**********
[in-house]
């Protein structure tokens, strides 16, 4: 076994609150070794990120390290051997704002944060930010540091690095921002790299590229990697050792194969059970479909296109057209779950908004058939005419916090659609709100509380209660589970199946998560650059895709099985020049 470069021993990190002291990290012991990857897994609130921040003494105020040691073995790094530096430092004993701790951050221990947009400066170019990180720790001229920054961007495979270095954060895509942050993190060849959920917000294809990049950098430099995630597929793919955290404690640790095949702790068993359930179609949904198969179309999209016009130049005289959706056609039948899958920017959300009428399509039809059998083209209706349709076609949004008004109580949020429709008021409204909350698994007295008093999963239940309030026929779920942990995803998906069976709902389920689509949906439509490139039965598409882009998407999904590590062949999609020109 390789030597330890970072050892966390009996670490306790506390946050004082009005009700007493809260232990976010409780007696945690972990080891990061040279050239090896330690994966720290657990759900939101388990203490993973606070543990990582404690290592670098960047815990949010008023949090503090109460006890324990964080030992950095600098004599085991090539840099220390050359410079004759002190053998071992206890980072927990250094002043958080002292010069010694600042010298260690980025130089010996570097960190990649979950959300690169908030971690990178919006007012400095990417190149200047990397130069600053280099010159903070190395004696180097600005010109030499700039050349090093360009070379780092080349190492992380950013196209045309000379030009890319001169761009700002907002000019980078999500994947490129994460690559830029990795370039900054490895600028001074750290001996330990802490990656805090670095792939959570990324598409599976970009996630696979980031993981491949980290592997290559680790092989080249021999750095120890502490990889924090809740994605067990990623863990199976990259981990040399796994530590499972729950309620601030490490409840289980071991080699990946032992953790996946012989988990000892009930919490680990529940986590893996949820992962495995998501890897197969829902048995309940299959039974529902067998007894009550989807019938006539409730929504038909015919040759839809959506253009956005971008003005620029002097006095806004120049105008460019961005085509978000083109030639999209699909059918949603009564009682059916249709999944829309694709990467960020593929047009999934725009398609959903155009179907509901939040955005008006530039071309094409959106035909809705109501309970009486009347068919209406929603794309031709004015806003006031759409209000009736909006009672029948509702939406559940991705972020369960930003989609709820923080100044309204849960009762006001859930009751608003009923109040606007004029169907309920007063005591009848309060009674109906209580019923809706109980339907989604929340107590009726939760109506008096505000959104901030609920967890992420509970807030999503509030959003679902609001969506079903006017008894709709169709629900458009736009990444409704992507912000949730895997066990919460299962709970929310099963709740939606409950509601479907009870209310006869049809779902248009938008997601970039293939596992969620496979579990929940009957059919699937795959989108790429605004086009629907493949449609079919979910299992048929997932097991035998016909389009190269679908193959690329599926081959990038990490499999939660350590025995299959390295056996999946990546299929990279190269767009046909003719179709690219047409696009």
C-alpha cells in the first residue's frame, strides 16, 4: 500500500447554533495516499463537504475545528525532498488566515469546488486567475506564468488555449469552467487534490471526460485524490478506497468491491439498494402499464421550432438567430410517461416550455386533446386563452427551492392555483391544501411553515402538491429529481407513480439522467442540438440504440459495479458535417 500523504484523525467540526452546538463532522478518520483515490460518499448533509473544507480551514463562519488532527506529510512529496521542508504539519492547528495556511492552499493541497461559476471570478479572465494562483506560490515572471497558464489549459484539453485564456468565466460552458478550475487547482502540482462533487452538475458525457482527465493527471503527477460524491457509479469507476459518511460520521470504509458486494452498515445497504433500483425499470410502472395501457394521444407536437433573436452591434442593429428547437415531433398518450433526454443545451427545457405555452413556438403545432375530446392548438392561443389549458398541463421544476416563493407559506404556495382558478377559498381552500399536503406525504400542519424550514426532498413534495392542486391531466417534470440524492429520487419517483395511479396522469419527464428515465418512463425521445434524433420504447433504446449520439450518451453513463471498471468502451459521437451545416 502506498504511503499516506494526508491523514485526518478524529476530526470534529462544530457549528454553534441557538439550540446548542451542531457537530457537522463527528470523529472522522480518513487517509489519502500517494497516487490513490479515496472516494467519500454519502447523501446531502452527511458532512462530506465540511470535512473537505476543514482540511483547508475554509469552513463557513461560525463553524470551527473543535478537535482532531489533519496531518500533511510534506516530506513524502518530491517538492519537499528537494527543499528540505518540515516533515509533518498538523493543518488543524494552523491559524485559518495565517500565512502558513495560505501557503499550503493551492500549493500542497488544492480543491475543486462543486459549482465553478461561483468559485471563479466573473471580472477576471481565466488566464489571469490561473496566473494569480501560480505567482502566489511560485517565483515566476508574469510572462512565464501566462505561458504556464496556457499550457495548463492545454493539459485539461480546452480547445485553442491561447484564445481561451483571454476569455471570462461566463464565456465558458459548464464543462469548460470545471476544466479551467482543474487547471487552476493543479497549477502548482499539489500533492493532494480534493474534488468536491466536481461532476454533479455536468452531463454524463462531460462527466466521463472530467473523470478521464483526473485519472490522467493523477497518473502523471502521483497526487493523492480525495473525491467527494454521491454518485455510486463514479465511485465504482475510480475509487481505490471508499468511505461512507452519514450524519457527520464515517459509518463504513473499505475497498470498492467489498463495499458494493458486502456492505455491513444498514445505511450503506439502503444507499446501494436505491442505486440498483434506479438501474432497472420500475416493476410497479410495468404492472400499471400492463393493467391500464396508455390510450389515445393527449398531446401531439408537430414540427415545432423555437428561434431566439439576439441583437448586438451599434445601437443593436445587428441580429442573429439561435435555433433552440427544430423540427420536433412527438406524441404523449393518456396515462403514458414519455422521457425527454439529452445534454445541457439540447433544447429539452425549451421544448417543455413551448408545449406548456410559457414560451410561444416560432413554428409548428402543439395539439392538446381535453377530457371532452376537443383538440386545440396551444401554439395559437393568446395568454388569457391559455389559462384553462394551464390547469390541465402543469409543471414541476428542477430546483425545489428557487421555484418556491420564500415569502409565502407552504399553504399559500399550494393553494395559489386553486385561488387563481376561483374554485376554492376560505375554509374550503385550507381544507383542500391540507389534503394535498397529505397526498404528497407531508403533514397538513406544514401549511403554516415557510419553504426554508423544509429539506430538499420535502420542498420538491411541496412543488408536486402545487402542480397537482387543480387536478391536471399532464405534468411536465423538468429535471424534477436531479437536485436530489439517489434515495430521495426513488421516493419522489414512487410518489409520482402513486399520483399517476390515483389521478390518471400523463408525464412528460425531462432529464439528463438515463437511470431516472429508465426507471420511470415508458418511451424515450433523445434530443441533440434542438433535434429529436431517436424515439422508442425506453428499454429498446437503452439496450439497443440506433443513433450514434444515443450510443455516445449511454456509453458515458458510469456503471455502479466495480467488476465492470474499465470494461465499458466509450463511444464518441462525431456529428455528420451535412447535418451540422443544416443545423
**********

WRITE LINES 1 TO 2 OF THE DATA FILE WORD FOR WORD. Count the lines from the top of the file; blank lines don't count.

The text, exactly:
[in-house]
């Protein structure tokens, strides 16, 4: 076994609150070794990120390290051997704002944060930010540091690095921002790299590229990697050792194969059970479909296109057209779950908004058939005419916090659609709100509380209660589970199946998560650059895709099985020049 470069021993990190002291990290012991990857897994609130921040003494105020040691073995790094530096430092004993701790951050221990947009400066170019990180720790001229920054961007495979270095954060895509942050993190060849959920917000294809990049950098430099995630597929793919955290404690640790095949702790068993359930179609949904198969179309999209016009130049005289959706056609039948899958920017959300009428399509039809059998083209209706349709076609949004008004109580949020429709008021409204909350698994007295008093999963239940309030026929779920942990995803998906069976709902389920689509949906439509490139039965598409882009998407999904590590062949999609020109 390789030597330890970072050892966390009996670490306790506390946050004082009005009700007493809260232990976010409780007696945690972990080891990061040279050239090896330690994966720290657990759900939101388990203490993973606070543990990582404690290592670098960047815990949010008023949090503090109460006890324990964080030992950095600098004599085991090539840099220390050359410079004759002190053998071992206890980072927990250094002043958080002292010069010694600042010298260690980025130089010996570097960190990649979950959300690169908030971690990178919006007012400095990417190149200047990397130069600053280099010159903070190395004696180097600005010109030499700039050349090093360009070379780092080349190492992380950013196209045309000379030009890319001169761009700002907002000019980078999500994947490129994460690559830029990795370039900054490895600028001074750290001996330990802490990656805090670095792939959570990324598409599976970009996630696979980031993981491949980290592997290559680790092989080249021999750095120890502490990889924090809740994605067990990623863990199976990259981990040399796994530590499972729950309620601030490490409840289980071991080699990946032992953790996946012989988990000892009930919490680990529940986590893996949820992962495995998501890897197969829902048995309940299959039974529902067998007894009550989807019938006539409730929504038909015919040759839809959506253009956005971008003005620029002097006095806004120049105008460019961005085509978000083109030639999209699909059918949603009564009682059916249709999944829309694709990467960020593929047009999934725009398609959903155009179907509901939040955005008006530039071309094409959106035909809705109501309970009486009347068919209406929603794309031709004015806003006031759409209000009736909006009672029948509702939406559940991705972020369960930003989609709820923080100044309204849960009762006001859930009751608003009923109040606007004029169907309920007063005591009848309060009674109906209580019923809706109980339907989604929340107590009726939760109506008096505000959104901030609920967890992420509970807030999503509030959003679902609001969506079903006017008894709709169709629900458009736009990444409704992507912000949730895997066990919460299962709970929310099963709740939606409950509601479907009870209310006869049809779902248009938008997601970039293939596992969620496979579990929940009957059919699937795959989108790429605004086009629907493949449609079919979910299992048929997932097991035998016909389009190269679908193959690329599926081959990038990490499999939660350590025995299959390295056996999946990546299929990279190269767009046909003719179709690219047409696009």